“Sharing preprints – the preliminary versions of scientific manuscripts before peer-review and publication in an academic journal—over the internet was a new concept in 1991 when Paul Ginsparg launched the preprint server arXiv. This was before the World Wide Web took off, and there was skepticism about the transition to digital content.
Ginsparg’s idea was to level the global research playing field by providing access to the latest research results. Thirty years later, the free distribution service and open-access archive now has nearly 2 million scholarly papers.
The success of arXiv not only proved there was a demand in high-energy physics, but it has finally prompted other fields from mathematics to biological sciences to sociology to follow suit. Now, preprints in a variety of disciplines are accelerating discovery and demonstrating, more than ever during the global pandemic, the urgent need for information sharing in real time.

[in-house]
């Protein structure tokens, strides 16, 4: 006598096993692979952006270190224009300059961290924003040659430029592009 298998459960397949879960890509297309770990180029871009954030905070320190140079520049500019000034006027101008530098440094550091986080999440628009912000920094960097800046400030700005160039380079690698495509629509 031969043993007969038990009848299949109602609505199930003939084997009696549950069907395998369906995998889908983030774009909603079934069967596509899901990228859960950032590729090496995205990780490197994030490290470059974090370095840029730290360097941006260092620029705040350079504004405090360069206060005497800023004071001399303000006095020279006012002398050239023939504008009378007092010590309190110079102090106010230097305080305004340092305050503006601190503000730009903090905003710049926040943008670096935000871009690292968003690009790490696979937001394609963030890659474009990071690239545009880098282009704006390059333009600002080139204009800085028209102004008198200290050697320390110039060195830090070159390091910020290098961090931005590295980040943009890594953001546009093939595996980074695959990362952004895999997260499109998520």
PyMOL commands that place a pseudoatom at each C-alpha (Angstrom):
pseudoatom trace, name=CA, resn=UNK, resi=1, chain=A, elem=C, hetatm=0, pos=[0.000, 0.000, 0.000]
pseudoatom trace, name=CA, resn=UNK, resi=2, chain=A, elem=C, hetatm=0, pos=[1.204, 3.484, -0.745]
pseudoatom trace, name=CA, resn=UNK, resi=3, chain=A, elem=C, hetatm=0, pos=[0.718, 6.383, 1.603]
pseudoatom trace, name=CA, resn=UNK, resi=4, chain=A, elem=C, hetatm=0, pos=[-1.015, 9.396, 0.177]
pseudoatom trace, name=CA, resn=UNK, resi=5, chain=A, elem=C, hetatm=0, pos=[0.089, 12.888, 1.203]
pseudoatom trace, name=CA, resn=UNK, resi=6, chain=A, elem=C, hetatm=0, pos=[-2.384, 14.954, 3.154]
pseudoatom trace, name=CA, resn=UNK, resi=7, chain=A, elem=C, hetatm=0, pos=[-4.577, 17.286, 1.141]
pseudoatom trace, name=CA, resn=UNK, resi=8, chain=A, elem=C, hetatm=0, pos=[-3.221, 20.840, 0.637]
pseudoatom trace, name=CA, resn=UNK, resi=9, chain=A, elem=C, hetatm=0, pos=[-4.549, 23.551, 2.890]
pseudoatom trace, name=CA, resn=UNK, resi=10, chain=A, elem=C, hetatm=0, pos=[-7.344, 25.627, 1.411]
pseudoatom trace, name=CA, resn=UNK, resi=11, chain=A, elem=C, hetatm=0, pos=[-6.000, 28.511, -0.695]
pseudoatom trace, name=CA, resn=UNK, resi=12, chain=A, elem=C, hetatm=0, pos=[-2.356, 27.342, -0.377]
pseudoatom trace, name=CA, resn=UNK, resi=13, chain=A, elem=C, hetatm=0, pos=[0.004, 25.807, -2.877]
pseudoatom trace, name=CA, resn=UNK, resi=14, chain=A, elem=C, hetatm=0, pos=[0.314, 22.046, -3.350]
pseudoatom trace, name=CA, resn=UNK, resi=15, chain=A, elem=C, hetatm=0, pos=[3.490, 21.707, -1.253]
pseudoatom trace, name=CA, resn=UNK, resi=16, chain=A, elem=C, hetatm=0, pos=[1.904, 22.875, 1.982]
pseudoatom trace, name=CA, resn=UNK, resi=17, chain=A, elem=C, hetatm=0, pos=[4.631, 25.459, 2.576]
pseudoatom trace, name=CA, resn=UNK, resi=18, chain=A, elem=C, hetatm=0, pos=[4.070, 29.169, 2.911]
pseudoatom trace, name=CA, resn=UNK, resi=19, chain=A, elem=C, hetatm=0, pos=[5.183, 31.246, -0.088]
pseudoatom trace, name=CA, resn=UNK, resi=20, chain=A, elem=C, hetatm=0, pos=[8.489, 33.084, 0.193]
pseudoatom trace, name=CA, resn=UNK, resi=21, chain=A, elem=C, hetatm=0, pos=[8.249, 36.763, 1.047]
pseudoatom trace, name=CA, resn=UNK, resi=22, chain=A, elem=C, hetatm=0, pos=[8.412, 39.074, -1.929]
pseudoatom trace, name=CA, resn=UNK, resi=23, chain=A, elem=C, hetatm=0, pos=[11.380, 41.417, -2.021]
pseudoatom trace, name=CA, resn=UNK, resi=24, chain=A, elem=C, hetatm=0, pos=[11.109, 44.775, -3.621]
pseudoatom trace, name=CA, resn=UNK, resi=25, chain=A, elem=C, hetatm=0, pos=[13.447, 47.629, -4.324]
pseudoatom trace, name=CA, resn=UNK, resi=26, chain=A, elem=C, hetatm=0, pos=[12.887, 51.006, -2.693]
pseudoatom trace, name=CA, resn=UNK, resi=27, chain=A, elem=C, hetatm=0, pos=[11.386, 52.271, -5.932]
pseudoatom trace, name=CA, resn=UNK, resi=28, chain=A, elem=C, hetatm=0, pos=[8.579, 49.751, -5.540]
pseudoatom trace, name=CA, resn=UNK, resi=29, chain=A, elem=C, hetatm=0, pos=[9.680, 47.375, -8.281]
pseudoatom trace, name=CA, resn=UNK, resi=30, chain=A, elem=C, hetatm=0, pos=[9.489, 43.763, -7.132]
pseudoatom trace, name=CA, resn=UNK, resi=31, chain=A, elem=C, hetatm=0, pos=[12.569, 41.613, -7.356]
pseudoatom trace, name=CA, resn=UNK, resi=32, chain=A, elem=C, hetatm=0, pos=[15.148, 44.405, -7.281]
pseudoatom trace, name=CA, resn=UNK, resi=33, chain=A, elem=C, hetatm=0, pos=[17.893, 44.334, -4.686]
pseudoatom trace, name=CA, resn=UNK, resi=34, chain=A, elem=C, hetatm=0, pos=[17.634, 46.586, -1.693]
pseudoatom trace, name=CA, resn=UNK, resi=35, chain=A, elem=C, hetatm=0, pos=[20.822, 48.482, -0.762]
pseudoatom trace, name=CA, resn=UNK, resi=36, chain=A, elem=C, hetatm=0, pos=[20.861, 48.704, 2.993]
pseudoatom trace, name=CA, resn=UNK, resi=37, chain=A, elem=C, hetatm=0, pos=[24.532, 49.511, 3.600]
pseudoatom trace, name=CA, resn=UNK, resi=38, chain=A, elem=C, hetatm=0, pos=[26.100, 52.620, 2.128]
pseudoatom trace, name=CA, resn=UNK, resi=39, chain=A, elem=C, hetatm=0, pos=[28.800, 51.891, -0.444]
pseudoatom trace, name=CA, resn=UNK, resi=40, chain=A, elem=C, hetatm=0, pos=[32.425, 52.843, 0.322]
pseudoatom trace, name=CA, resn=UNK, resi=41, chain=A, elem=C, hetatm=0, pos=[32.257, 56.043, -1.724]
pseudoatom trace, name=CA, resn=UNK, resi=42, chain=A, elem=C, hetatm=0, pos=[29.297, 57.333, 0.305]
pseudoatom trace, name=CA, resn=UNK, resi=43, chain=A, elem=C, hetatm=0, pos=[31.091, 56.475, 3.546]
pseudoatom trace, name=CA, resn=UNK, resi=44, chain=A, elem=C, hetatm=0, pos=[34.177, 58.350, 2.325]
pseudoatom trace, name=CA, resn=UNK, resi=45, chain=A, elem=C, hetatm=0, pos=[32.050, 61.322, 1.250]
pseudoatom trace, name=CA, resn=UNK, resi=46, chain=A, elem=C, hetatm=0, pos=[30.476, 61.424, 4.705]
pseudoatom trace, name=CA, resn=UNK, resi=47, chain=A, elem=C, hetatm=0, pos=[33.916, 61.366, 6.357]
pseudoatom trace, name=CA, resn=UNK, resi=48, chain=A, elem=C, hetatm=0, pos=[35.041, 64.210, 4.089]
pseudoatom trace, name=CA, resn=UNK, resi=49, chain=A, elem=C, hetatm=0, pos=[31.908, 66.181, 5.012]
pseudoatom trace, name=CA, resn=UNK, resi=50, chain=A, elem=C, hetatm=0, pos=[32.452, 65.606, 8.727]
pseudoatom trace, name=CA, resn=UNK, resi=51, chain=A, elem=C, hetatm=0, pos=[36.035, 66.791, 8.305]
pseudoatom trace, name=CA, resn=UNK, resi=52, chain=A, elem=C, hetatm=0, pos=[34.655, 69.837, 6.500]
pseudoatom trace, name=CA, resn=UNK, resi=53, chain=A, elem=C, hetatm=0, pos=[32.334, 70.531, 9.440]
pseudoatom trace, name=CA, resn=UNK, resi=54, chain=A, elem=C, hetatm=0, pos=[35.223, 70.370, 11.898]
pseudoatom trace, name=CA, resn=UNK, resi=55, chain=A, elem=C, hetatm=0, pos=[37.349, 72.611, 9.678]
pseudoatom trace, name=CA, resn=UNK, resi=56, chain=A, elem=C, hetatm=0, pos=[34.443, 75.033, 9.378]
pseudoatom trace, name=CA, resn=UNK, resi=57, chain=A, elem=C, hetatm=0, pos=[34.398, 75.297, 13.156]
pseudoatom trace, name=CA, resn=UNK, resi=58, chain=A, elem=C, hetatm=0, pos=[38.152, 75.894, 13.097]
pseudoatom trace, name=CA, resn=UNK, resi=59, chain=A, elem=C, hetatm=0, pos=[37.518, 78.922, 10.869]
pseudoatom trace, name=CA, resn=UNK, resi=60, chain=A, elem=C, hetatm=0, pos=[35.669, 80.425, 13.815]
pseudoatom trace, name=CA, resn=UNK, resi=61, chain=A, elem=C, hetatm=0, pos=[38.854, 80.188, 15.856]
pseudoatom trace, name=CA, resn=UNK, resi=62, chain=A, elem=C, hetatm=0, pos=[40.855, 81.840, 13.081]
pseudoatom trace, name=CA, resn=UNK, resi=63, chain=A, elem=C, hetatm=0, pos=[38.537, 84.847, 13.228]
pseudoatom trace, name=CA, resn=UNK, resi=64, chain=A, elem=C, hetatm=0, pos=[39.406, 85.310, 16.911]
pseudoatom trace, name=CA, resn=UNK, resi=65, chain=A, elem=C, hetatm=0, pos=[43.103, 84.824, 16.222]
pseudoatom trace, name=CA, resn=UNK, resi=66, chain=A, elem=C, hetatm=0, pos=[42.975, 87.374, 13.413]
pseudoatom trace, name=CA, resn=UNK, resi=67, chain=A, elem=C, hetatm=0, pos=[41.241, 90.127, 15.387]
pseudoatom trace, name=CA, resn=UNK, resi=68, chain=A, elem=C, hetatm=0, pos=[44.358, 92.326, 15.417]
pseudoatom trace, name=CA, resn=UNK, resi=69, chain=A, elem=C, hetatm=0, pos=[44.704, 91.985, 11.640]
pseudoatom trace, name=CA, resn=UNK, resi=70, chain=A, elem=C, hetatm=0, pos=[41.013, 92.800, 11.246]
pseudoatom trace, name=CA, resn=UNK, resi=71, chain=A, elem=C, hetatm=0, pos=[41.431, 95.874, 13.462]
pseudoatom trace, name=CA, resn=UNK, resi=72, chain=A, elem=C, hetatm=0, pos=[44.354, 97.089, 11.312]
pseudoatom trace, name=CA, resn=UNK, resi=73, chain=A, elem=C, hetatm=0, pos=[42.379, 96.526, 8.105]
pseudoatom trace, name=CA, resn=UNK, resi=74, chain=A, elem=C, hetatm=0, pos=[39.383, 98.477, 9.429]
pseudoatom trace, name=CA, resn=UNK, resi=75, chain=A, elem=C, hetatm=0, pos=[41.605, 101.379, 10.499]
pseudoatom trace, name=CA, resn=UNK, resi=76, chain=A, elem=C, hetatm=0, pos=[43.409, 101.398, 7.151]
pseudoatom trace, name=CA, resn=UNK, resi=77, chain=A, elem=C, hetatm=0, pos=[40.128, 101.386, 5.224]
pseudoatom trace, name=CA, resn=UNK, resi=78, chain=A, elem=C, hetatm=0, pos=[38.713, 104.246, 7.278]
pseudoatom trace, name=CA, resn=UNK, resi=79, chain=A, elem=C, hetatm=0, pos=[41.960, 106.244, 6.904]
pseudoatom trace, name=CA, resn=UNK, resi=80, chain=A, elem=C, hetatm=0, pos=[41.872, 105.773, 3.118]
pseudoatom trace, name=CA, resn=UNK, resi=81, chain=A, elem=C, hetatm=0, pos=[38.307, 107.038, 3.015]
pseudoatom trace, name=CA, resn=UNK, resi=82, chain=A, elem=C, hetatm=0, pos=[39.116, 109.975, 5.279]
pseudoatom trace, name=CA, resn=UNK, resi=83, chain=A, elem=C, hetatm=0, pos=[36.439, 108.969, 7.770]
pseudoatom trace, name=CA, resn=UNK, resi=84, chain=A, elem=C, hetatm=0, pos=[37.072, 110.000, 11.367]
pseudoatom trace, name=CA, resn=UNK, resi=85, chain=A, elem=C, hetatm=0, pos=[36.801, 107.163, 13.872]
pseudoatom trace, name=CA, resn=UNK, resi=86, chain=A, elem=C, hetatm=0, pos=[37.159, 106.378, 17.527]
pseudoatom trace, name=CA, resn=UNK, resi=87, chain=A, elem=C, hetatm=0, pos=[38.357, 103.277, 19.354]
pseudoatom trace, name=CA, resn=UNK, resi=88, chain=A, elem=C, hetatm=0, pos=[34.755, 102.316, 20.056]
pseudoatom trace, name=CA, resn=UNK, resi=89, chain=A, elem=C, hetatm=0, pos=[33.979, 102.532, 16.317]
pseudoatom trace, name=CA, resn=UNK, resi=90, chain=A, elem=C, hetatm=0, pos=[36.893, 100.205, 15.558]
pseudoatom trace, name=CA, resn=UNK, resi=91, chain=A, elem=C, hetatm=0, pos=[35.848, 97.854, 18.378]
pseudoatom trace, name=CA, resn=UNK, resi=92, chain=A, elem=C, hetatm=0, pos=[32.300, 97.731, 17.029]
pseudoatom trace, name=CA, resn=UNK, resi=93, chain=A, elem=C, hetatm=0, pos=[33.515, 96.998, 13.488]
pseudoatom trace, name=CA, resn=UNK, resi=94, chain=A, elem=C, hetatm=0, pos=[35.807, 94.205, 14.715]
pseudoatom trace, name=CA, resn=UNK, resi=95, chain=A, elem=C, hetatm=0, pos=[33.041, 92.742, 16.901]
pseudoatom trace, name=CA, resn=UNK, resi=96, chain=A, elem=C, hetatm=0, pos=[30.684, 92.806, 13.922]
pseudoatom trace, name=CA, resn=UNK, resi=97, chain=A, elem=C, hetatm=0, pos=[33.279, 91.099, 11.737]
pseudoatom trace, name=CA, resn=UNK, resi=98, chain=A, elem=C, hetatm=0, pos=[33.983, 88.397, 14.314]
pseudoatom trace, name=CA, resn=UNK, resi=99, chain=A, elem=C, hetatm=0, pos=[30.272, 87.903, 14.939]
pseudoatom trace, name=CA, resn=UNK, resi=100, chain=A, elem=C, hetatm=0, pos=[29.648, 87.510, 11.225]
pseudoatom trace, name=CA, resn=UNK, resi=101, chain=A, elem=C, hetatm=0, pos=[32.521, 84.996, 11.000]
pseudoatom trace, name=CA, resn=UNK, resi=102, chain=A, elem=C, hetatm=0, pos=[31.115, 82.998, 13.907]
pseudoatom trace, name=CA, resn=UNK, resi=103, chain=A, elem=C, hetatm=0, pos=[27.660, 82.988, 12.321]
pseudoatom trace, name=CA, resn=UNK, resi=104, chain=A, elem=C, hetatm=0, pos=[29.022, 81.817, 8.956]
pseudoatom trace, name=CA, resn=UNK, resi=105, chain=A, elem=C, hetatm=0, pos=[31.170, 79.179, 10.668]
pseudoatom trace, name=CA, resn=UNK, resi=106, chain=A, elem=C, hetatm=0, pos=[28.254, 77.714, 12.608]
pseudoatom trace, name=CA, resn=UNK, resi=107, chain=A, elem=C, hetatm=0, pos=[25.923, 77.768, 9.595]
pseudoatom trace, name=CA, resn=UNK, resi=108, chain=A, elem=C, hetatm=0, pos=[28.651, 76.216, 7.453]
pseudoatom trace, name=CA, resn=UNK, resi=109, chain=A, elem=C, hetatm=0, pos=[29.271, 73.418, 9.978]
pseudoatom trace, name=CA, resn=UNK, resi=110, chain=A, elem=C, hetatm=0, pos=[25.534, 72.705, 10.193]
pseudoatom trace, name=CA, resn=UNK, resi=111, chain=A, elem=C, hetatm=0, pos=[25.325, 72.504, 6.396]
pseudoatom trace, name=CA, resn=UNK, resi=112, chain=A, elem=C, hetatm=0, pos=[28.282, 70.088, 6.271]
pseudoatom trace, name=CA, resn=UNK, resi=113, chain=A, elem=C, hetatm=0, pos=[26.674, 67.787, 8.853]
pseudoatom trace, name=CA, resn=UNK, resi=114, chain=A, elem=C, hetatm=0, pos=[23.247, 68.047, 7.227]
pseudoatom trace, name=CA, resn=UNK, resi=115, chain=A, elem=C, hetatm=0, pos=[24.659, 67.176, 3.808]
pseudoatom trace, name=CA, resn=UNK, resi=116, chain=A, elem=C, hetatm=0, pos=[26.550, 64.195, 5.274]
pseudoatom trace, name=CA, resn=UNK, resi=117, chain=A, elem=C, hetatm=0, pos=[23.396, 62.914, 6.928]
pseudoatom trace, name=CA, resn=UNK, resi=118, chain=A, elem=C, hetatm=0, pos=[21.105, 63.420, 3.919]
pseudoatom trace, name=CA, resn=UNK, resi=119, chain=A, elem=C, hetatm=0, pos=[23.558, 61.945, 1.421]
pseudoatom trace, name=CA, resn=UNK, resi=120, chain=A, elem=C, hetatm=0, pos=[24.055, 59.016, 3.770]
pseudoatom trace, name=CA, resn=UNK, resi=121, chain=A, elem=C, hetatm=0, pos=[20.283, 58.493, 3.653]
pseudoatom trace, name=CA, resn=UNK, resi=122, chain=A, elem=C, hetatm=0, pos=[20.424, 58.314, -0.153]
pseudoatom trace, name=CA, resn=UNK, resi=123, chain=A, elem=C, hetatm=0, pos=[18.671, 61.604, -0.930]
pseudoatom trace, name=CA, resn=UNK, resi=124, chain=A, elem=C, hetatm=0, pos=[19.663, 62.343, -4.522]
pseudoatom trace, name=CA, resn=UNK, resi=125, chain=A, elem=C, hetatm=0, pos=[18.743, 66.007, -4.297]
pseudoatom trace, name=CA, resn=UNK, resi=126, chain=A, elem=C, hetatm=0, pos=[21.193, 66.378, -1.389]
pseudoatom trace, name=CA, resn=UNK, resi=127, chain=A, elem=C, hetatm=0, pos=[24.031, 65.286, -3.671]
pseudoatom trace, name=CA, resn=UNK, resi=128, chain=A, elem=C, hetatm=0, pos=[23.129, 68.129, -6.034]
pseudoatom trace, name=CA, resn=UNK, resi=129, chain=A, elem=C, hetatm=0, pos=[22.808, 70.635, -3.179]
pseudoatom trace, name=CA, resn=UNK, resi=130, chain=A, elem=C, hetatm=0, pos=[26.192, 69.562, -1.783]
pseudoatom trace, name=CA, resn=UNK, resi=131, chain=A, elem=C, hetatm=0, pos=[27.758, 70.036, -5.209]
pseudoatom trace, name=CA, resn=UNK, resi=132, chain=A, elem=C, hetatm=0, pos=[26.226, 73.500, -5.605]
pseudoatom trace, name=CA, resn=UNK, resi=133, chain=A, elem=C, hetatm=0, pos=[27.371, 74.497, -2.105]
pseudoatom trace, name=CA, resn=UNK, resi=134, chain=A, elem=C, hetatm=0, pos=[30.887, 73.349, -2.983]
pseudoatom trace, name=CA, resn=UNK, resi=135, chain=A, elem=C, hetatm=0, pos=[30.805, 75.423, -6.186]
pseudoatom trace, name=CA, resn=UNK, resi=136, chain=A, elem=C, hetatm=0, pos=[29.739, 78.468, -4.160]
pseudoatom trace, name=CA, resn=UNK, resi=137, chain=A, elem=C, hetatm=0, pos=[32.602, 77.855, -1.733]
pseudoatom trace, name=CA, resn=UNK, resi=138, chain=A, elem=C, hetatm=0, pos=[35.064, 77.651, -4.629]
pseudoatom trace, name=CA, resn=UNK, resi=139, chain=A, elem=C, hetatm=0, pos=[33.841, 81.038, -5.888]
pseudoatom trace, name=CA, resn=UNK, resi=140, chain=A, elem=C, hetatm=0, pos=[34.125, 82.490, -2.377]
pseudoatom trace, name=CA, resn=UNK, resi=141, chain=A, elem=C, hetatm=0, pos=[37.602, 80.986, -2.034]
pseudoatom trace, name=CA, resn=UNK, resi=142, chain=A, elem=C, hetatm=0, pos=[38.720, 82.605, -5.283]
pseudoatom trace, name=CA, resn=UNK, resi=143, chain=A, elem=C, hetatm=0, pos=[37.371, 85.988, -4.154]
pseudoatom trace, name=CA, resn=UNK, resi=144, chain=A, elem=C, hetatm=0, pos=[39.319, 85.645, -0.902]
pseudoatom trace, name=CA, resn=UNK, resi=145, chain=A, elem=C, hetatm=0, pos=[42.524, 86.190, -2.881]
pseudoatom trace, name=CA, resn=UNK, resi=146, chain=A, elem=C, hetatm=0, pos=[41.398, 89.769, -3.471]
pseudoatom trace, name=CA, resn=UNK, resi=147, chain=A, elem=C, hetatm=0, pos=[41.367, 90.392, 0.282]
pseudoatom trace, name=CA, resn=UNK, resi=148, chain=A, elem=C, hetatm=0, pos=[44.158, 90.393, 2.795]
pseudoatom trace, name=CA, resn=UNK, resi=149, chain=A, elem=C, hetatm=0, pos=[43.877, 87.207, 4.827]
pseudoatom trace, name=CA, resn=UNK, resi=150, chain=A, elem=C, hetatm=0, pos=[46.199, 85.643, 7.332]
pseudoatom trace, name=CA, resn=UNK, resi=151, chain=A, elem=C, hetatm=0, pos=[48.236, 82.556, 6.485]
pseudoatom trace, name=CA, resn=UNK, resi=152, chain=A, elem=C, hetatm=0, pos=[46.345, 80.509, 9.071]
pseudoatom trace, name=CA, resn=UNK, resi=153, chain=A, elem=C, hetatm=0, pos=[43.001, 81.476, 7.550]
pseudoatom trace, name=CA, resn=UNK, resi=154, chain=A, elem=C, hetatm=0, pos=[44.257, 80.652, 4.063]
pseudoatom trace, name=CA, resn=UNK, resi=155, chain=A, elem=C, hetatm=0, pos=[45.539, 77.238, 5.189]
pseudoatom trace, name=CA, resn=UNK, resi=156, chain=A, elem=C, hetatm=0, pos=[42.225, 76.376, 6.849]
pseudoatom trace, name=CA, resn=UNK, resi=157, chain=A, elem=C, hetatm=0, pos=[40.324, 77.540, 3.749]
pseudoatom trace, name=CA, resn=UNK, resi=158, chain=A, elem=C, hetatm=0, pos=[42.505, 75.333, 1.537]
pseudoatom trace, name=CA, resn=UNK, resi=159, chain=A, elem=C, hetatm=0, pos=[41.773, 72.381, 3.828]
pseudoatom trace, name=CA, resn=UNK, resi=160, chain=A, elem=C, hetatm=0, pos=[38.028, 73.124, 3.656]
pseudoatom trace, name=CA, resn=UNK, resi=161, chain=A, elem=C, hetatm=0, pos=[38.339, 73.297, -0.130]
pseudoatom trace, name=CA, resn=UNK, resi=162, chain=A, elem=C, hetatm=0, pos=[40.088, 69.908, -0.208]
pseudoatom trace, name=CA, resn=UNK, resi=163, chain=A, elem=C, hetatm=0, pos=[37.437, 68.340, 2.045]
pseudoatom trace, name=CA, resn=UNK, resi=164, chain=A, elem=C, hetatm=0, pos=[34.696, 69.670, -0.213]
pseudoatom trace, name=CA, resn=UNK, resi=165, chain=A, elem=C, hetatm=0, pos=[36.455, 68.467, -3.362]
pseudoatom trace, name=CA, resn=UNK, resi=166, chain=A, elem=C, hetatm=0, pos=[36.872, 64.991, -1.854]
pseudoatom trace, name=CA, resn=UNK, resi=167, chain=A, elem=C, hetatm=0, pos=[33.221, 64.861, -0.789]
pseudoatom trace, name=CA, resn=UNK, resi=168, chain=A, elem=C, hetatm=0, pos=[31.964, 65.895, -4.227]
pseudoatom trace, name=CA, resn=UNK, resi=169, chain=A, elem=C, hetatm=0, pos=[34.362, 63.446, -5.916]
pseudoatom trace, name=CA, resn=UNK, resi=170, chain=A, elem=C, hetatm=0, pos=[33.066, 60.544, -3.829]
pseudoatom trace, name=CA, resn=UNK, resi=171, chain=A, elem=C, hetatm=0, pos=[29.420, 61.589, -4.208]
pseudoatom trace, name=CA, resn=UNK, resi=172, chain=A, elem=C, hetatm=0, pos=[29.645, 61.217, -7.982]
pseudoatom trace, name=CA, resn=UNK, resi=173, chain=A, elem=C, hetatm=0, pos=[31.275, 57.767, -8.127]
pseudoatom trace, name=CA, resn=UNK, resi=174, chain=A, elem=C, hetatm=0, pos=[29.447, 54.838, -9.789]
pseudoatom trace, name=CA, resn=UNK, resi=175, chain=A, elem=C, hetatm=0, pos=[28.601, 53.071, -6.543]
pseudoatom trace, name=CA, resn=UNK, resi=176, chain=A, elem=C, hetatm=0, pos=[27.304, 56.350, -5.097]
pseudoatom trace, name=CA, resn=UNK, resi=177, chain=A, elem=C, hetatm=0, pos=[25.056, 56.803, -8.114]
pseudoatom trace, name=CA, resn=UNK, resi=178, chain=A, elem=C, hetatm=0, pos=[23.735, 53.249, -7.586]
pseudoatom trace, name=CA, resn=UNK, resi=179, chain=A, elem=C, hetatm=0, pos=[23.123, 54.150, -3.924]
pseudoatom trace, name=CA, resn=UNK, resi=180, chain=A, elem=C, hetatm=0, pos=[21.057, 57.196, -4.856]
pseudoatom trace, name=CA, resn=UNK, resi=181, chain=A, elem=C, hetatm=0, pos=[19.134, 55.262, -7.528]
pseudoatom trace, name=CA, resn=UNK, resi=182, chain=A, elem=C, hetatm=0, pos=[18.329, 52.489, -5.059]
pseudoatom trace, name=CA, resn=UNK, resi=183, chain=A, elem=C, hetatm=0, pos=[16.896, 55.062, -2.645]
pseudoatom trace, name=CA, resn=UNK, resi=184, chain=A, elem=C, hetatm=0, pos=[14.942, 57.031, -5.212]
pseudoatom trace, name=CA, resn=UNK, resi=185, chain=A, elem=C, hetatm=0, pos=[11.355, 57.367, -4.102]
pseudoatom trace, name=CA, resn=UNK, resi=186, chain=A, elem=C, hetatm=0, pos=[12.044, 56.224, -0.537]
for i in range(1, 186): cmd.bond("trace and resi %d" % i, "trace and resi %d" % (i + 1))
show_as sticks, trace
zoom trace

The work of arXiv has been important to the development of Open Access (OA) . Indeed, the OA movement was almost called Open Archive, says Melissa Hagemann, senior program officer with the Open Society Foundations. She was inspired to organize a meeting 20 years ago that led to the Budapest Open Access Initiative, in part, because arXiv demonstrated what was possible in disseminating academic research outside of a subscription-based model….”